Echinococcus Multilocularis: What is it and why we should worry?

Echinococcus Multilocularis: What is it and why we should worry?

What is Echinococcus Multilocularis?

Echinococcus multiocularis is an emerging tapeworm here in Ontario. Echinococcus is found across the globe and is especially prevalent in the northern latitudes of Europe, Asia, and North America. Prior to 2012, Echinococcus multilocularis had never been seen in wildlife nor in domestic animals in southern Ontario. Since that time, it has established itself here. It is also now firmly established in Manitoba, Saskatchewan and Alberta. Although the risk is extremely low people need to be made aware of it.

antique antique globe antique shop antique store

Why Should We Be Worried?

Echinococcus multiocularis is a small tapeworm that can cause big problems in humans. People who are infected with this tapeworm do not typically show signs for 5 to 15 years due to their incubation period. It then typically presents itself as a cyst on the lungs or liver, but cysts can develop anywhere. Once the cyst is large enough to cause compression on other parts of the body, that’s when we typically find out we have it.

people in front of macbook pro

Now that we know our wildlife here in Ontario can be infected, we have to think about the possibility of our canine and feline friends being exposed to it, as well as ourselves.

How Can We Protect Ourselves?

Echinococcus multiocularis is typically found in foxes, coyotes, and dogs. Larval stages can be transmitted to people through ingestion of food, water or fecal material contaminated with tapeworm eggs. Follow these easy steps to protect yourself and your loved ones from a potential infection:

  • Do not allow dogs to eat rodents or other wild animals.
  • Avoid contact with foxes, coyotes, stray dogs and other wild animals.
  • Do not encourage wild animals to come close to your home and do not keep them as pets.
  • Wash your hands with soap and warm water after handling dogs or cats, and before handling food.
  • Teach children the importance of washing hands to prevent infection.
  • Deworm your dog regularly.
  • Inform your veterinarian if you notice white rice-type looking segments on your dog’s feces or anus.

Protecting Our Feline Friends!

Spring and summer time are often synonymous with dogs and heartworm prevention. But what about our feline friends – did you know that they can be affected by internal and external parasites as well? 

This time of year, worms and other parasites are more easily transmittable and cats are just as susceptible as dogs

Whether your cat is strictly indoors, or if they spend some time outside as well, there are many ways that they can contract these pesky little parasites, which can wreak havoc on their skin, intestinal tract and more. Some are even transmittable to humans!

The most common parasites that we deal with here at Snelgrove Vet Services are:


Fleas are probably the most easily identifiable parasite that you can find on your cat. If your cat goes outside, they can come into contact with fleas if they visit an area where another animal with fleas has been. If your cat stays indoors, fleas can also make their way inside by hitching a ride on the back of another pet and then jumping onto yours. In any case, fleas are not something that most people enjoy dealing with, as treatment involves both your animals and your home. Luckily, only animals can be hosts to fleas, not humans.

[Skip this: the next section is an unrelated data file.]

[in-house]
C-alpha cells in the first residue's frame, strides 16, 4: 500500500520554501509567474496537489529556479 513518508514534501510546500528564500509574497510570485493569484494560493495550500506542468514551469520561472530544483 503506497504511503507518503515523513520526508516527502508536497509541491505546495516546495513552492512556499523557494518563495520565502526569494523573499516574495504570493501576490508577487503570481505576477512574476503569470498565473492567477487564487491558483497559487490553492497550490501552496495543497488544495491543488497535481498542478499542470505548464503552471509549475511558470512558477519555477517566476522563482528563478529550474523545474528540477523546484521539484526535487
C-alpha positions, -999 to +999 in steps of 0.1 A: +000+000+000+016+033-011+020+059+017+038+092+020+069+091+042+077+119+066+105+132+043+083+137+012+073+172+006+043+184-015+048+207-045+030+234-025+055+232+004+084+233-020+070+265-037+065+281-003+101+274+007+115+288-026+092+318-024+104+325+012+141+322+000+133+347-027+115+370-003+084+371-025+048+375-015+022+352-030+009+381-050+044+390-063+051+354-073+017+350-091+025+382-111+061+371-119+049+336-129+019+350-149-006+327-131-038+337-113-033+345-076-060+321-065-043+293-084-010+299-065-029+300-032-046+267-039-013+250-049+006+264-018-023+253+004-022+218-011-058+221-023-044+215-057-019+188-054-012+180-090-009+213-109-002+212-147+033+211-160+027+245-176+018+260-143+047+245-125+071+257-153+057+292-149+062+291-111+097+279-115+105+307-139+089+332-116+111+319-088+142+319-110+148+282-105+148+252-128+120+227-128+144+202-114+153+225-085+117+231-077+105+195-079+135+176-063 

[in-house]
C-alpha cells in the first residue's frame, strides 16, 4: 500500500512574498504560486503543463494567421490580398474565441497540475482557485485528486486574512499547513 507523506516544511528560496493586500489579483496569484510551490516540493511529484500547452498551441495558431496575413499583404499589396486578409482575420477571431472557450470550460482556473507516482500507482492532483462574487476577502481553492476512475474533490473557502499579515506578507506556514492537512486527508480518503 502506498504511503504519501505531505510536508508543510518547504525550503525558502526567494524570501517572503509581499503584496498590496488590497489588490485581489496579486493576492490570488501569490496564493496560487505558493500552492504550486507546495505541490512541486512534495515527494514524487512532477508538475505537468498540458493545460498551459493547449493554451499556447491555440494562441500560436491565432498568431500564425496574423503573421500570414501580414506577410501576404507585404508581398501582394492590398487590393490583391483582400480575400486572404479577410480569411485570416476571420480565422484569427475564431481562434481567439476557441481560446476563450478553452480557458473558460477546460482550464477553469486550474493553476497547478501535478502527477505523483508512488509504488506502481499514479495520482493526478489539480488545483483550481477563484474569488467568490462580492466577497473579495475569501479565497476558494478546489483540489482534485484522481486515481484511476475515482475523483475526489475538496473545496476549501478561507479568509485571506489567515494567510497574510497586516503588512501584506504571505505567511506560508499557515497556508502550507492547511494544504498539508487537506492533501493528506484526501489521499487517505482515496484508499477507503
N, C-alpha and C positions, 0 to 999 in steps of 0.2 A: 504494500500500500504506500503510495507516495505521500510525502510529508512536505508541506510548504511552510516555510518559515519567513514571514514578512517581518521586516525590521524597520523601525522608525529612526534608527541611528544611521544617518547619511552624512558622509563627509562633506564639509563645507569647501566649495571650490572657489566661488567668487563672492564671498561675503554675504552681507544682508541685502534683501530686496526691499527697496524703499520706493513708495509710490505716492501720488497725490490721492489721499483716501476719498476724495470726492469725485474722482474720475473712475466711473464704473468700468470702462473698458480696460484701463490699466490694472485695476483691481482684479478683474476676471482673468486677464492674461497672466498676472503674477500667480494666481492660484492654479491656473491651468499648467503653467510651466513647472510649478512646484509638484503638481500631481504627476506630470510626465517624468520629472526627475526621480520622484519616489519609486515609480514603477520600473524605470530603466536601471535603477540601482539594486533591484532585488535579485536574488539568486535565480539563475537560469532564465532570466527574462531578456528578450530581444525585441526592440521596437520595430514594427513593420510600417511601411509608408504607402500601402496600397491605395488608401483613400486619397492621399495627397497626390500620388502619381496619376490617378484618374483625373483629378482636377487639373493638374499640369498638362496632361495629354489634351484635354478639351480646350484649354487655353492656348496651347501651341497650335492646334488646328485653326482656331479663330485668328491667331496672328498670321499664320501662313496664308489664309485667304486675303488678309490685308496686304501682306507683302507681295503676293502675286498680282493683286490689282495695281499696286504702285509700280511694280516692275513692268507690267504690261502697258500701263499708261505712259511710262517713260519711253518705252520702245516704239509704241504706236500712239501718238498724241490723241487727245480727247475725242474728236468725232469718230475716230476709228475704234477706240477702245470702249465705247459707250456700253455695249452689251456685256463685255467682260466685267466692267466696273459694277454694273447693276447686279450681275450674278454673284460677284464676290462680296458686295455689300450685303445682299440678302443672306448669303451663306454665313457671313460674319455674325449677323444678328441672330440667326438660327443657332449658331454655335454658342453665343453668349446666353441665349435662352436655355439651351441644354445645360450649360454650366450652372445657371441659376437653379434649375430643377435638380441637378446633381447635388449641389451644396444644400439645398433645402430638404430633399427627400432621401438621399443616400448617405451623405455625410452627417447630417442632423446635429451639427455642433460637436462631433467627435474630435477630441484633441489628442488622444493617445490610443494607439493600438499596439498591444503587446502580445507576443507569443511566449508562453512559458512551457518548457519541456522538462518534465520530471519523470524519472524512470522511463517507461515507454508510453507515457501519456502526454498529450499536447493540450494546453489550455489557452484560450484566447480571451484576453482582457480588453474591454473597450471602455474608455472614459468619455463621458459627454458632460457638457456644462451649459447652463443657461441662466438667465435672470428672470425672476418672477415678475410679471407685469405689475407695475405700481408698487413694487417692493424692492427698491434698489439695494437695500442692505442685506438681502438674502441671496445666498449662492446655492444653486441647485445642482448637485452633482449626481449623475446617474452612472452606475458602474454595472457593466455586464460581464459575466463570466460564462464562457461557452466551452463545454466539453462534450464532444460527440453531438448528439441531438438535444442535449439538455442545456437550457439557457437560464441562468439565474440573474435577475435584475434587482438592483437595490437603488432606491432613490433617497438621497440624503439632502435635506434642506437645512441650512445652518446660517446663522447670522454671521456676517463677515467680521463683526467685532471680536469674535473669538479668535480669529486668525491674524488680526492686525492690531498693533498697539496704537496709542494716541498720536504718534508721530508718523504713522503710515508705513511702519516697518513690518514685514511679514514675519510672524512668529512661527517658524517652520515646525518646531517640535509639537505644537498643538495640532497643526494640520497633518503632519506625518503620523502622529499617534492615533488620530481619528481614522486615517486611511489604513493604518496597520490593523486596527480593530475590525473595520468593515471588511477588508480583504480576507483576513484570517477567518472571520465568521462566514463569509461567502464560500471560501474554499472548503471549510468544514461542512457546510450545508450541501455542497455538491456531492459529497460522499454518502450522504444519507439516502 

Ear Mites

Ear mites are much harder to spot, although not impossible, since they are so tiny. They typically live within the ear canal, but can also be found on the surface of the skin. They present as a dark, crusty discharge seen in or around the ear, with your cat shaking its head and scratching excessively at the affected area. Ear mites can be passed through direct contact, although again, they cannot live on humans, only animals.


Tapeworms are a type of internal parasite that are ingested and then attach themselves to the wall of the small intestine of your cat. Once the tapeworm becomes an adult, they can also travel to the stomach. Segments of the tapeworm can sometimes break off and be spotted in the stool (they look like bits of white rice), or if the infestation is large enough, your cat may vomit them up. Most often, your cat will become infected with tapeworms from eating mice or being bitten by fleas. These nasty little creatures can also be transmitted to humans. Yuck!


Roundworms are another type of internal parasite. While they can infect your cat at any age, they are most harmful to kittens and senior cats. Clinical signs include a distended abdomen, vomiting and/or diarrhea, as well as a decreased appetite. Again, this is a type of worm that is transmitted through ingestion – either from eating a smaller host (like a mouse or bird), picking it up off of the ground after walking through an area where infected stool has been, or even through the milk from the kitten’s mother. Roundworms also pose a risk to humans, especially young children.

Luckily, we have an arsenal of tablets and topical medications in our pharmacy that can combat these unwanted visitors!

Of course, prevention is always preferred to treatment

The doctors here at Snelgrove Vet recommend a monthly dose of either a tablet dewormer called Milbemax and/or a liquid medication applied directly to the skin called Advantage Multi. Contact our office today to learn more or if you suspect that your feline friend may be affected by parasites. We are always here to help!

For additional information on these, and other, parasites, visit the Pet Health section on our website – it has loads of great articles, all written by veterinary professionals.